Even though he was no longer in the Prince camp, when The Family’s album came out (a few months after Jesse’s), Jerry can’t forget how proud he was of all those guys (and Susannah). The one thing that struck him however, was that he didn’t recognize any of the tracks. “The album was so good, but none of the songs Prince played for me showed up. It was an entirely new record. Man, he was so prolific.”

Things continued to look up for Jerry as well. As the bassist for Jesse Johnson’s Revue, many of his musical dreams were now being fulfilled. Not only did he play coast to coast on Jesse’s 1985 Special Love Tour, Jerry soon found himself performing on American Bandstand, Soul Train, and other shows. “We did a lot of big festivals too.” notes Jerry, “We shared the bill with acts like Kool & The Gang, Teena Marie, Frankie Beverly and Maze, Patti LaBelle, New Edition, Bobby Brown.

When the band’s line-up changed a bit on Jesse’s second album, 1986’s Shockadelica, Jerry was reunited with old friends Sonny Thompson, Rocky Harris, and William Doughty. An added plus, and another dream come true was the opportunity to share the stage (music video) and recording studio with Sly Stone on Jesse’s highest charting single (#2 US R&B) “Crazay.”


In addition to his tenures with Prince, The Time, Alexander O’Neal, and Jesse Johnson, Jerry contributed his talents to the careers of a “Who’s Who” of Minneapolis Sound veterans including Vanity, Ta Mara and The Seen, Cynthia Johnson, Janet Jackson, and many others. And in 1990, Jerry inked a publishing deal with Michael Jackson.

Later on, along with Troy Royster, Jr. and fellow Prince vets Mike Scott and John Blackwell, Jerry travelled across Japan with pop legend Utada Hikaru on the Bohemian Summer Tour. Then, in 2002, he partnered with Brownmark on the Cryptic project, which yielded the album It’s Been A While. Some of Jerry’s other career highlights include six years on the faculty at the renowned Institute of Production and Recording (IPR) and as a member of the Minneapolis supergroup The Truth, which was made up of alumni representing The Time, The Family, Madhouse, Mint Condition, and Prince’s New Power Generation among other bands.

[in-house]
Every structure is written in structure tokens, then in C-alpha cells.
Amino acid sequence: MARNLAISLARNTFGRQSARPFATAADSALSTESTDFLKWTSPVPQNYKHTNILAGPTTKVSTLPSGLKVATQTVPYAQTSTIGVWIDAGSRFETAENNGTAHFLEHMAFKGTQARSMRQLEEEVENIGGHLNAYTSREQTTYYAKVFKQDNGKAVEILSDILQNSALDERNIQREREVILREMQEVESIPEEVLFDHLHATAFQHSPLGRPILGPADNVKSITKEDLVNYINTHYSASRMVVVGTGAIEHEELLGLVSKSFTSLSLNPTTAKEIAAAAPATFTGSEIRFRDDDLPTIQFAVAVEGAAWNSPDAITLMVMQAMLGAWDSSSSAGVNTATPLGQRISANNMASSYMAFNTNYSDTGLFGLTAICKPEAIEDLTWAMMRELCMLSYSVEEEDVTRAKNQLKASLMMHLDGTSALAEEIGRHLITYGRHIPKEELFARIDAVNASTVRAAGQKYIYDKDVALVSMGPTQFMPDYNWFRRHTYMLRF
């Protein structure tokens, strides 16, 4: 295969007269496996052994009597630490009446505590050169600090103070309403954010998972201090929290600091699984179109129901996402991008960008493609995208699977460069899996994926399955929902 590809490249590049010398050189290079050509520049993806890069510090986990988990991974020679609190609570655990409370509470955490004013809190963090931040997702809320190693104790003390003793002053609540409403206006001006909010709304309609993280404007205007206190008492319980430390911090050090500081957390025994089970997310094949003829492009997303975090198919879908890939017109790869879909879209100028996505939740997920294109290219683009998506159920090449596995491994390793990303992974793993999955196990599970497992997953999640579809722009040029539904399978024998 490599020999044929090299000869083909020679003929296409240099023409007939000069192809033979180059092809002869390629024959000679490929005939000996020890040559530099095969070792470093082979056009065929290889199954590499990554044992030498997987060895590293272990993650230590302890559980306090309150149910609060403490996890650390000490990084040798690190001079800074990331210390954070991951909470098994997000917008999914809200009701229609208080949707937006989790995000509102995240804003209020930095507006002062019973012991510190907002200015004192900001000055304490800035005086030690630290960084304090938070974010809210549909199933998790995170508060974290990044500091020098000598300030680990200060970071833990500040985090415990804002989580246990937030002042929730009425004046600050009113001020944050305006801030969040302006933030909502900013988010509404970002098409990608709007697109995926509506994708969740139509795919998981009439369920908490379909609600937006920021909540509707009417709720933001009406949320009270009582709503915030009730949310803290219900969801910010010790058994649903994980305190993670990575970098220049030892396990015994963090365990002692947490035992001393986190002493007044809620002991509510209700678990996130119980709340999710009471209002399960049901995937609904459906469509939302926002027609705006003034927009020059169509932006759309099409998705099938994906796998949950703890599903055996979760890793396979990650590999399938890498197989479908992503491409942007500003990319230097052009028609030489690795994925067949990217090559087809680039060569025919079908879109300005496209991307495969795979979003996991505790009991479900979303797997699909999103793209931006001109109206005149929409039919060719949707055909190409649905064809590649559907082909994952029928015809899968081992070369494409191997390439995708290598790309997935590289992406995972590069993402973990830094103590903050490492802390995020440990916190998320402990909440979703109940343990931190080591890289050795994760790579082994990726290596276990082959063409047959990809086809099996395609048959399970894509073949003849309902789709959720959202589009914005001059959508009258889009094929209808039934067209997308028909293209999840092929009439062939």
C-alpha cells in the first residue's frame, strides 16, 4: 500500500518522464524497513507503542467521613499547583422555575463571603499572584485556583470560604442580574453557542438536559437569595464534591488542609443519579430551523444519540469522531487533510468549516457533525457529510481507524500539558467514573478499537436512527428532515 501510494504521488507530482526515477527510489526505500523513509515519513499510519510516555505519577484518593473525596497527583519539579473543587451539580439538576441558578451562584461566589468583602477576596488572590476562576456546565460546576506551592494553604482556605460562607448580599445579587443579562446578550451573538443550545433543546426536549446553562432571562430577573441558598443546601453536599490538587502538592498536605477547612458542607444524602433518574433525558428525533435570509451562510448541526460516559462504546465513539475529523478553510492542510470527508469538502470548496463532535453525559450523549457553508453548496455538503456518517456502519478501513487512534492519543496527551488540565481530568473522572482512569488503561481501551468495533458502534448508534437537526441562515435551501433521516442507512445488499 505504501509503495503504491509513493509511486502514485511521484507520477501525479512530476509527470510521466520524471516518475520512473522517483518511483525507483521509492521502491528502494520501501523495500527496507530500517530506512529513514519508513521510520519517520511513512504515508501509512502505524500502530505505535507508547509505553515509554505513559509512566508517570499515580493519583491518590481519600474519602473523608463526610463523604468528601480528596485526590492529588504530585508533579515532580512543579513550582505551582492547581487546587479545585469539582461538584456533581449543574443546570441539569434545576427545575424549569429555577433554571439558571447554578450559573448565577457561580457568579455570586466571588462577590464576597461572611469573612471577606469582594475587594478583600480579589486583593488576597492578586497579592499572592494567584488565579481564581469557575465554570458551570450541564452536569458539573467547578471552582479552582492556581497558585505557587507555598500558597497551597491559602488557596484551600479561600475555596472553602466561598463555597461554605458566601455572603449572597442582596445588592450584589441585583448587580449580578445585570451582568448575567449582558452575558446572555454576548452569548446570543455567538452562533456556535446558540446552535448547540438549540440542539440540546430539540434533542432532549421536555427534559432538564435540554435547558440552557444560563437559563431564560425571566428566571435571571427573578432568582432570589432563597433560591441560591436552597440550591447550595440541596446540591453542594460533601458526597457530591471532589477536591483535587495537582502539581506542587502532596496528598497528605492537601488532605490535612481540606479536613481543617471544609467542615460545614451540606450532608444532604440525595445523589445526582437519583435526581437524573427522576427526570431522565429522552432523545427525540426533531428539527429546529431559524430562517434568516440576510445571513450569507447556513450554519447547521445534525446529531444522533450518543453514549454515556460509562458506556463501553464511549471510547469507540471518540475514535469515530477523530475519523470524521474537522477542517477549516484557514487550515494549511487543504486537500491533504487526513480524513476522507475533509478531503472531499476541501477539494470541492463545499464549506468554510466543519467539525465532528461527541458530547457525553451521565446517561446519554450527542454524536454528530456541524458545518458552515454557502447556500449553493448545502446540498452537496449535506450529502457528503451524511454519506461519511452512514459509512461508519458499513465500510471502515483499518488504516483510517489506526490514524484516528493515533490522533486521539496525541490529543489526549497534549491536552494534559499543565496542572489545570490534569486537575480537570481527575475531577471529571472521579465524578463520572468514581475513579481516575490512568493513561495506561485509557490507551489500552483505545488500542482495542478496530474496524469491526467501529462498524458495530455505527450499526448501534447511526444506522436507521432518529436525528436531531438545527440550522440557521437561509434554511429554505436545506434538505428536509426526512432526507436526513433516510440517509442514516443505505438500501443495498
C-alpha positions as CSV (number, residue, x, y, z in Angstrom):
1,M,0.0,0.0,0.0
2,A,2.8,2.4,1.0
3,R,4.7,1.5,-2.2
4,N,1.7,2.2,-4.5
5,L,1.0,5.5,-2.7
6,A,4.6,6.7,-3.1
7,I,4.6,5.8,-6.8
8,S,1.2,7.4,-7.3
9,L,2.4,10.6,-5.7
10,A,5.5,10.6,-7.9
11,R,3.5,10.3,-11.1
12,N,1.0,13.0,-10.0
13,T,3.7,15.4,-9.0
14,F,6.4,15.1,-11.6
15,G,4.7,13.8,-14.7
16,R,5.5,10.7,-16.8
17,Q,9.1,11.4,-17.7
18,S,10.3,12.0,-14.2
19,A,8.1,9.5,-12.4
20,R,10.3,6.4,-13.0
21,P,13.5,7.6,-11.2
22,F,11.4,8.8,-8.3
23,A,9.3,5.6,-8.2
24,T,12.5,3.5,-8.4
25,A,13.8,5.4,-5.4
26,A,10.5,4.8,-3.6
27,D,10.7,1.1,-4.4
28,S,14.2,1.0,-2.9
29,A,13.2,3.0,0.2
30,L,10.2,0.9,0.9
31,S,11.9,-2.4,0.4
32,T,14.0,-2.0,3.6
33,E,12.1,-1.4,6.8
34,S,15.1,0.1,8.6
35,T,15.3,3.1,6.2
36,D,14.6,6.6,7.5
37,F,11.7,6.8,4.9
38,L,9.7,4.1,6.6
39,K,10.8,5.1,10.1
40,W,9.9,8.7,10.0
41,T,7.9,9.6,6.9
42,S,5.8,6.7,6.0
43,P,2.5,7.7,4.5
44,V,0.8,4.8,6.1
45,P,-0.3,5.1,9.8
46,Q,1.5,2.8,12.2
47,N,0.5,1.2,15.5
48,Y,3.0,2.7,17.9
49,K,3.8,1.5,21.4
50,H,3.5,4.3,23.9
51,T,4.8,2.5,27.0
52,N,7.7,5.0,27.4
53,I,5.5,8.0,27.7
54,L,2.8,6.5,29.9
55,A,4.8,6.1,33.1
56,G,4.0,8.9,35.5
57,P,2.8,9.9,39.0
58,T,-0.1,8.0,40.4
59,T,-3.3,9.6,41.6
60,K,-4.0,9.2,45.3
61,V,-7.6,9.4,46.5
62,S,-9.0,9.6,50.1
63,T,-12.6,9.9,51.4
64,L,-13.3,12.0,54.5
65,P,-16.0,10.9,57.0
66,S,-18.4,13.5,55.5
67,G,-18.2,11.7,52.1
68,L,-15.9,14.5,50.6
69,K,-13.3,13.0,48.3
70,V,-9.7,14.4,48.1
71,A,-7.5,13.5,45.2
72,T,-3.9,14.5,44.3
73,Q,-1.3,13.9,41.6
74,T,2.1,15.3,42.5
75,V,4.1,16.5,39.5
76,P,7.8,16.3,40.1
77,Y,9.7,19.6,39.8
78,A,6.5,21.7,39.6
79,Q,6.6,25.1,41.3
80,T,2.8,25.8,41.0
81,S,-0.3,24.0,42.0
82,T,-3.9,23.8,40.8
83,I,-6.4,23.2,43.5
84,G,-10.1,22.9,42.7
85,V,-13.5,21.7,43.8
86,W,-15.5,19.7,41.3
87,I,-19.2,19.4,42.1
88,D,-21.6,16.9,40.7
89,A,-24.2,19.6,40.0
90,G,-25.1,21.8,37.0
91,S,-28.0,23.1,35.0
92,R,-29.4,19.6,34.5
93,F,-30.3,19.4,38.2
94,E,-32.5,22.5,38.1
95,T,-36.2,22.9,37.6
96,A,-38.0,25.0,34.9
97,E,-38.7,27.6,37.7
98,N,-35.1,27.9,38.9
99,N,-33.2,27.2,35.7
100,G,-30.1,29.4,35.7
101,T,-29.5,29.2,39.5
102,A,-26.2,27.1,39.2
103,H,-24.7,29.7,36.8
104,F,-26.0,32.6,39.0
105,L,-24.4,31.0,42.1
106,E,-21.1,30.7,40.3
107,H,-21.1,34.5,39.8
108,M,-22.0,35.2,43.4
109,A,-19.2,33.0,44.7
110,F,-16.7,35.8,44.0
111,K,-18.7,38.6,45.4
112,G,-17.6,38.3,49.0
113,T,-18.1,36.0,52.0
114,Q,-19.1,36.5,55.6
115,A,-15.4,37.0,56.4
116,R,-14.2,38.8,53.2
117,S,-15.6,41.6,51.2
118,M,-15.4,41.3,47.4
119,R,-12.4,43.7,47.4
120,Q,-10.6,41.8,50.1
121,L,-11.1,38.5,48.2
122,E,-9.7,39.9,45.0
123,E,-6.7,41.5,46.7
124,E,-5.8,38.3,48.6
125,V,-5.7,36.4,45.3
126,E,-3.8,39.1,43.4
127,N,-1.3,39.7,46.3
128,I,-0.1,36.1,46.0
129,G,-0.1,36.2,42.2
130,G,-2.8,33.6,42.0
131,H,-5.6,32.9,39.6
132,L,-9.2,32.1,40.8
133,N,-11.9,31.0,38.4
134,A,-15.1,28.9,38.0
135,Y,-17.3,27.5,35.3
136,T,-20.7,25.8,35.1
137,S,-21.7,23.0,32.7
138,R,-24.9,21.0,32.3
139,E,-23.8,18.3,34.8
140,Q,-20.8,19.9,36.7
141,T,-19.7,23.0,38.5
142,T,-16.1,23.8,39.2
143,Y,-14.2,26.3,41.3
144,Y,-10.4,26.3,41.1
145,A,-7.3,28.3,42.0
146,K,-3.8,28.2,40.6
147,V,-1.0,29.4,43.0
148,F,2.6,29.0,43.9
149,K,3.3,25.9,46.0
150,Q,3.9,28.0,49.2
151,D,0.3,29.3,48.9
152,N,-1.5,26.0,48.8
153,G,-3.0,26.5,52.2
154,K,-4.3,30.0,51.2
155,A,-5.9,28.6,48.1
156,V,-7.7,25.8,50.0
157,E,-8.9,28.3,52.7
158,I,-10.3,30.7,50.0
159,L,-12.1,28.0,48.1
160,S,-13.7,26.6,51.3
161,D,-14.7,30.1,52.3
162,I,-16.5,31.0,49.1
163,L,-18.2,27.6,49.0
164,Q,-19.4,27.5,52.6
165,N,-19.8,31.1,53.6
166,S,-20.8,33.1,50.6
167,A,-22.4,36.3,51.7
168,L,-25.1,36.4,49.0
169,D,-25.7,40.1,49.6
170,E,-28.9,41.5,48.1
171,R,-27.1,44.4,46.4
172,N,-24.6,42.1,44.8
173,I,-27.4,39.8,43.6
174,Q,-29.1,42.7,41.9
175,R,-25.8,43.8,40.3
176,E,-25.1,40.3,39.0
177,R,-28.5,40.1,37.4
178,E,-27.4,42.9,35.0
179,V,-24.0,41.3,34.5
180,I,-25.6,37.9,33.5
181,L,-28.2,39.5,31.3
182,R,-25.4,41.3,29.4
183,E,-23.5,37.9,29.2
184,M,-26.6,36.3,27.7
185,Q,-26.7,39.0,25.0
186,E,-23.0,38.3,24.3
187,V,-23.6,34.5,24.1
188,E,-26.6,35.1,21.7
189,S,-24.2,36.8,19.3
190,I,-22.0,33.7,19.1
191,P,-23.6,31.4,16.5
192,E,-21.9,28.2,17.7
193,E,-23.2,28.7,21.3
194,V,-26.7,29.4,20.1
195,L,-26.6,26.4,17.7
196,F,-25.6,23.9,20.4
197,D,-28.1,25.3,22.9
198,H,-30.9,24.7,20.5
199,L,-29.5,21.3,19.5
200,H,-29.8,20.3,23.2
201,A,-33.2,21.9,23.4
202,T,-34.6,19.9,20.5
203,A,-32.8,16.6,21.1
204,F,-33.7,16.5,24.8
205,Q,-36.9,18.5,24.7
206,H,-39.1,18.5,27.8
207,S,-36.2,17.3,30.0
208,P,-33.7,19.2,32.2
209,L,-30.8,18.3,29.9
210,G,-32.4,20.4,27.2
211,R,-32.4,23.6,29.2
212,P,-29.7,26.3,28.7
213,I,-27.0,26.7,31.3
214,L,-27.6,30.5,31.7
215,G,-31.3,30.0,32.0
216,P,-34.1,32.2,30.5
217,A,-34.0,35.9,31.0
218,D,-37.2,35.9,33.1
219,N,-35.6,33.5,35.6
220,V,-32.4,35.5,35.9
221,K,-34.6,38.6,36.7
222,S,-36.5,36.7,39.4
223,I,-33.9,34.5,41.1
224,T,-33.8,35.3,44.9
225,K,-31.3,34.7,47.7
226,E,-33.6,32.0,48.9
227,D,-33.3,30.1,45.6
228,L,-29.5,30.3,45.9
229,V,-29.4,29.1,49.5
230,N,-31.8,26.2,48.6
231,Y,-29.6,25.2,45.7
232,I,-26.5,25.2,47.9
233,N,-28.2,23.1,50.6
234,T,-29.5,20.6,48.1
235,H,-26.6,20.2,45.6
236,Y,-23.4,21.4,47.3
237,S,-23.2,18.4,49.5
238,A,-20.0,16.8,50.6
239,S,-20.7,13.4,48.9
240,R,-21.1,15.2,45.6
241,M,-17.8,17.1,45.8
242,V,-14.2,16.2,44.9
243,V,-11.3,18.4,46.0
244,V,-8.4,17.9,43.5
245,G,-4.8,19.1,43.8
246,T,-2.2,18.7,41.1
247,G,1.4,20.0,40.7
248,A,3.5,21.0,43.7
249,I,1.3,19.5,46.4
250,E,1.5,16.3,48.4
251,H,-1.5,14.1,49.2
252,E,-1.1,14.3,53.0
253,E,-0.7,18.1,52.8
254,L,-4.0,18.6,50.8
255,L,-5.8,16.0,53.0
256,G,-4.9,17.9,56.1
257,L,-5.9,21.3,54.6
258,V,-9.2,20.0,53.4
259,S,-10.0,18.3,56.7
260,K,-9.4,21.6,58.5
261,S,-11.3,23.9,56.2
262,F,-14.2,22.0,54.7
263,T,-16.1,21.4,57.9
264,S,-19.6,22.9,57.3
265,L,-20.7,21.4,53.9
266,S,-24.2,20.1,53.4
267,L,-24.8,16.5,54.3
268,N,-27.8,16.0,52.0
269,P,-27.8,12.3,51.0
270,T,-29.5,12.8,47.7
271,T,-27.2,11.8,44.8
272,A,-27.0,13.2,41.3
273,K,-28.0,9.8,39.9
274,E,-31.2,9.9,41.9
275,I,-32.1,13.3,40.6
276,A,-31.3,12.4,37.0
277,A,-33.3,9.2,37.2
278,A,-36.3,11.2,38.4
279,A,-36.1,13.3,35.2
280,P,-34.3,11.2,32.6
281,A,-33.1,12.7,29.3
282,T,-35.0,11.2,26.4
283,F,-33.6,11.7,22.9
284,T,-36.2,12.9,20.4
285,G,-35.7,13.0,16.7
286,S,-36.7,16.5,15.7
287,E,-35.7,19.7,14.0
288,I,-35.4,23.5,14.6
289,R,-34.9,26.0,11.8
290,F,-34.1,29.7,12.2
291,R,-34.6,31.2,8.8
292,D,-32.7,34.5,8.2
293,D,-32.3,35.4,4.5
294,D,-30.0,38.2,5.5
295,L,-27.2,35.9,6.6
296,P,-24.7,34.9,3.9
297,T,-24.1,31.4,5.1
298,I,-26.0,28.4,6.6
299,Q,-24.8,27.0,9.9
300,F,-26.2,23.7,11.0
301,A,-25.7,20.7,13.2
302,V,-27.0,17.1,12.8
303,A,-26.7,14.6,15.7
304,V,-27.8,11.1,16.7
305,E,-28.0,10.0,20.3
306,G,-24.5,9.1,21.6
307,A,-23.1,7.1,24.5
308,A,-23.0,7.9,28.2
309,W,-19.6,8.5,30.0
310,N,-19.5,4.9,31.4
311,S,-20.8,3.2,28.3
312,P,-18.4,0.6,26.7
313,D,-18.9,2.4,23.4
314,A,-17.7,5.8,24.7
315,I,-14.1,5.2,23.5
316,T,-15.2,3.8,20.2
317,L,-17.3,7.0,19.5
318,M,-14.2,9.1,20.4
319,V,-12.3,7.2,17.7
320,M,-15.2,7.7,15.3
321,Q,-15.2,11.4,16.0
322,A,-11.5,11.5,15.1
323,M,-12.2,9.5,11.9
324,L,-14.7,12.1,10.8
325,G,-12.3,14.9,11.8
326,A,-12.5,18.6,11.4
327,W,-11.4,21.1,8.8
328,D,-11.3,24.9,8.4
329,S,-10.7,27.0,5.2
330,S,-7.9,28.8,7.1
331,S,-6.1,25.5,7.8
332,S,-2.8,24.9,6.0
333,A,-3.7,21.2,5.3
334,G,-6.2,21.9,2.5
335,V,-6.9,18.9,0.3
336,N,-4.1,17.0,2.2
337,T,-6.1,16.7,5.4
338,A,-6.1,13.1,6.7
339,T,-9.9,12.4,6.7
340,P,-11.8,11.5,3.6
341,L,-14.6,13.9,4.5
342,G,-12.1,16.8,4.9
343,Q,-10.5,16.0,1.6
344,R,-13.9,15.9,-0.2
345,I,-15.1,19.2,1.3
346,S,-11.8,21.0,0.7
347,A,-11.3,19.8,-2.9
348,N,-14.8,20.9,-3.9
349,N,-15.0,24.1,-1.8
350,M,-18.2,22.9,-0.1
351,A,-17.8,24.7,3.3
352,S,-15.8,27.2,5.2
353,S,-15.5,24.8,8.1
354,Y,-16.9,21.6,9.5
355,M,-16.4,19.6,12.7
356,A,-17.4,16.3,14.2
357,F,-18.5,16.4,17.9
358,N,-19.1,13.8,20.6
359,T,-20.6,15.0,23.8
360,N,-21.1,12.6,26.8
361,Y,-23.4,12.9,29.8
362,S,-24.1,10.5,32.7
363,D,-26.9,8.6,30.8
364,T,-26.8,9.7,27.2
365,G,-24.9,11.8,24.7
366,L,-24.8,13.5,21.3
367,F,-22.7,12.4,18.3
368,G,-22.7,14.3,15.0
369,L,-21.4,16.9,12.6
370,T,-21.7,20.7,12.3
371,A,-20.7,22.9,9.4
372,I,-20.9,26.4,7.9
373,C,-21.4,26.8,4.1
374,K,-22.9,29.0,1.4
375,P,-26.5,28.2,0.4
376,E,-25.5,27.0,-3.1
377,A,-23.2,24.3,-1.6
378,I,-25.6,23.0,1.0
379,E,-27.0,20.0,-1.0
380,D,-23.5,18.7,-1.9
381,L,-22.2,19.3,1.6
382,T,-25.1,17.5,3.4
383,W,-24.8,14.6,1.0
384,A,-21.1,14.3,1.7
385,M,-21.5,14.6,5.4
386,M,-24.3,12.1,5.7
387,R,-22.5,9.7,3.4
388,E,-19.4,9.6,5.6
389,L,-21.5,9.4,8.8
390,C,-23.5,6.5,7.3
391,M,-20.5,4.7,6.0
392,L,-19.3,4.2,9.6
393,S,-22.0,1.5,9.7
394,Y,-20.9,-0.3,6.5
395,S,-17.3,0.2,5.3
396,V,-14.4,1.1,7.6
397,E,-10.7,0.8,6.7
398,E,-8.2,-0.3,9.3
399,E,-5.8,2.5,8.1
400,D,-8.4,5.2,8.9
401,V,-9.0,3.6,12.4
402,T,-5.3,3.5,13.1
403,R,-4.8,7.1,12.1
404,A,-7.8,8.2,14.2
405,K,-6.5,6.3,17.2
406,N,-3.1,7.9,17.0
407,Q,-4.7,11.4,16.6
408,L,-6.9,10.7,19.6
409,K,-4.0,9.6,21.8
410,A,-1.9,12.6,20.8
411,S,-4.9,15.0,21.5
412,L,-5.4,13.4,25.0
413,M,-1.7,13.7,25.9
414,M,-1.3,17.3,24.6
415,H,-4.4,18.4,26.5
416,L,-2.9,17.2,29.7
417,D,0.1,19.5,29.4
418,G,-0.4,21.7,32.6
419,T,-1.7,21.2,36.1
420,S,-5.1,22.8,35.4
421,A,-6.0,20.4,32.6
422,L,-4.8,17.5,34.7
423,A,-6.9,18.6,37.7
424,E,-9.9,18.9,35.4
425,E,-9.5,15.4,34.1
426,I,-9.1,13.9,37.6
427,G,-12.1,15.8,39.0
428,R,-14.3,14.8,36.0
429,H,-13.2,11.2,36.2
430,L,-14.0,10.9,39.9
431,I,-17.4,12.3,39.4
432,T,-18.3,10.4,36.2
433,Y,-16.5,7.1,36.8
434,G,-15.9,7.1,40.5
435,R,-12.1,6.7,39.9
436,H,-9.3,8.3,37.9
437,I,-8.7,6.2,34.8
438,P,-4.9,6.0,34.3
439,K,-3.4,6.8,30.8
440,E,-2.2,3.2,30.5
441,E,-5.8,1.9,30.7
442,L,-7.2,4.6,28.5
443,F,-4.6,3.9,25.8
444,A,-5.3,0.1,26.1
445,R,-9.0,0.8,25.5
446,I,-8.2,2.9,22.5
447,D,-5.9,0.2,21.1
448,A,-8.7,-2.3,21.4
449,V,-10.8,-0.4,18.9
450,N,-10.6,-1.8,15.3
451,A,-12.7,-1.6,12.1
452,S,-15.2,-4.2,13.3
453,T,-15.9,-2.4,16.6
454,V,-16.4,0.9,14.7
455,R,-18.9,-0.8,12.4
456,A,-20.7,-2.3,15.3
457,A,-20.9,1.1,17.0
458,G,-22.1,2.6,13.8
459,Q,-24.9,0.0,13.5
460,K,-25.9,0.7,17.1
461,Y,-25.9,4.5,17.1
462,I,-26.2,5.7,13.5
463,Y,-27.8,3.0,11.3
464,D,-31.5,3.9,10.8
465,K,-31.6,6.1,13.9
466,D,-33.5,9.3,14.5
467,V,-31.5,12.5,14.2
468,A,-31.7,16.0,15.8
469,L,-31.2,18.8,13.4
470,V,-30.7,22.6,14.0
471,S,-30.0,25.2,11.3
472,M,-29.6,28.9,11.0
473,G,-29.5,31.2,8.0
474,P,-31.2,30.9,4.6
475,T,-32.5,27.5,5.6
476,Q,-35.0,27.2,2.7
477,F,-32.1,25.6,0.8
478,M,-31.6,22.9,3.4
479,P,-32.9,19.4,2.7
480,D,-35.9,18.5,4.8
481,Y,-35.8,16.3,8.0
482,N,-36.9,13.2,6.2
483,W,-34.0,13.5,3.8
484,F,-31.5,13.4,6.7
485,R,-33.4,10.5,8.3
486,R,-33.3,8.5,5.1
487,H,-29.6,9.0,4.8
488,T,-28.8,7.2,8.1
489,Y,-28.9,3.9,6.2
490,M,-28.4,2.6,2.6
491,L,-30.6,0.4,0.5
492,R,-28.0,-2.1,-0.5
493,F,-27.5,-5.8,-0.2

When he looks back on everything, Jerry can’t help but think of all those who helped make his life in music a reality. No doubt, he was well guided by his parents and the possibilities that a musical household provides. “Being exposed to those other cats in my neighborhood is why I became a musician.”

Jerry’s quick to point out that is wasn’t only Prince, Sonny, or the guys that came out of Grand Central, Flyte Tyme, and other groups who made a difference. “It was guys like Pepé Willie, Spike Moss, Johnny Simpson, and James McGregor, who we all called “McGoo.”

Through it all, it’s not lost on Jerry how much he worried it wouldn’t turn out the way it did. “It’s so funny,” ponders Jerry, “A few days before I got the call to join The Time, my mother and I drove downtown to Woolworths, which by then had moved inside the IDS Center. There were these huge trucks up and down the block, but we didn’t know why.”

Jerry stayed in the car as his mother went into the store. She quickly returned to say, “Prince is in there shooting a movie.” It was the famous Crystal Court scene with Apollonia. “Mom encouraged me to go inside, but instead I told her ‘I want to go home.’” Not that Jerry didn’t want to see it for himself, it was just that he wanted to be part of it all so bad he couldn’t bear to watch when he wasn’t.

Although his mother agreed to drive him home, she first looked at her son and said, “Jerry. God is watching over you. It’ll all work out and you’ll be alright.” Then Prince called. It seems as though mother knew best.


© Tony Kiene & PRN Alumni Foundation